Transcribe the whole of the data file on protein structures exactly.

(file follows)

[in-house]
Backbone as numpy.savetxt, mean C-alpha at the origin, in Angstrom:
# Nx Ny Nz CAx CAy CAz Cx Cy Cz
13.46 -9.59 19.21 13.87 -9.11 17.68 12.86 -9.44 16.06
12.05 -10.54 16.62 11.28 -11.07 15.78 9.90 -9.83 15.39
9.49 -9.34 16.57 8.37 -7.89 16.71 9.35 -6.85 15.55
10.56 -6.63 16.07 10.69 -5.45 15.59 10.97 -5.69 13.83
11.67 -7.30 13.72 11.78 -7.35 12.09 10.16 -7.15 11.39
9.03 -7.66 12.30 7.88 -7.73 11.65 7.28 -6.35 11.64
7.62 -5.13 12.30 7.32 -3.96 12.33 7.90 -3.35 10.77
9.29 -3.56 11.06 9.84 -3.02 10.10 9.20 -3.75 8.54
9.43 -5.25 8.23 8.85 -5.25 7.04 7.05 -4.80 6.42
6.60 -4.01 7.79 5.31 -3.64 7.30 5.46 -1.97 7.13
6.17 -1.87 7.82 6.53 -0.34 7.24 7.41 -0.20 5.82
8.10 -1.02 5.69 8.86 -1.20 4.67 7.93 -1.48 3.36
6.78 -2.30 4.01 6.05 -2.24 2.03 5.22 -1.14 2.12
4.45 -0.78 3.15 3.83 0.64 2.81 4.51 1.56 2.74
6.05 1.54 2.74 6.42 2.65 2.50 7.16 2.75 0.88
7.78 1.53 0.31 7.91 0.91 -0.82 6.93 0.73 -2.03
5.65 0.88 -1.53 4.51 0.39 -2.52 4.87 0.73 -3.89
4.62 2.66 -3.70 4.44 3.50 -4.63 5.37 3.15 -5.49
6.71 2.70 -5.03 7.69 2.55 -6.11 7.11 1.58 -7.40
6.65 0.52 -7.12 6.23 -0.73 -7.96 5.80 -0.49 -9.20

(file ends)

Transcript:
[in-house]
Backbone as numpy.savetxt, mean C-alpha at the origin, in Angstrom:
# Nx Ny Nz CAx CAy CAz Cx Cy Cz
13.46 -9.59 19.21 13.87 -9.11 17.68 12.86 -9.44 16.06
12.05 -10.54 16.62 11.28 -11.07 15.78 9.90 -9.83 15.39
9.49 -9.34 16.57 8.37 -7.89 16.71 9.35 -6.85 15.55
10.56 -6.63 16.07 10.69 -5.45 15.59 10.97 -5.69 13.83
11.67 -7.30 13.72 11.78 -7.35 12.09 10.16 -7.15 11.39
9.03 -7.66 12.30 7.88 -7.73 11.65 7.28 -6.35 11.64
7.62 -5.13 12.30 7.32 -3.96 12.33 7.90 -3.35 10.77
9.29 -3.56 11.06 9.84 -3.02 10.10 9.20 -3.75 8.54
9.43 -5.25 8.23 8.85 -5.25 7.04 7.05 -4.80 6.42
6.60 -4.01 7.79 5.31 -3.64 7.30 5.46 -1.97 7.13
6.17 -1.87 7.82 6.53 -0.34 7.24 7.41 -0.20 5.82
8.10 -1.02 5.69 8.86 -1.20 4.67 7.93 -1.48 3.36
6.78 -2.30 4.01 6.05 -2.24 2.03 5.22 -1.14 2.12
4.45 -0.78 3.15 3.83 0.64 2.81 4.51 1.56 2.74
6.05 1.54 2.74 6.42 2.65 2.50 7.16 2.75 0.88
7.78 1.53 0.31 7.91 0.91 -0.82 6.93 0.73 -2.03
5.65 0.88 -1.53 4.51 0.39 -2.52 4.87 0.73 -3.89
4.62 2.66 -3.70 4.44 3.50 -4.63 5.37 3.15 -5.49
6.71 2.70 -5.03 7.69 2.55 -6.11 7.11 1.58 -7.40
6.65 0.52 -7.12 6.23 -0.73 -7.96 5.80 -0.49 -9.20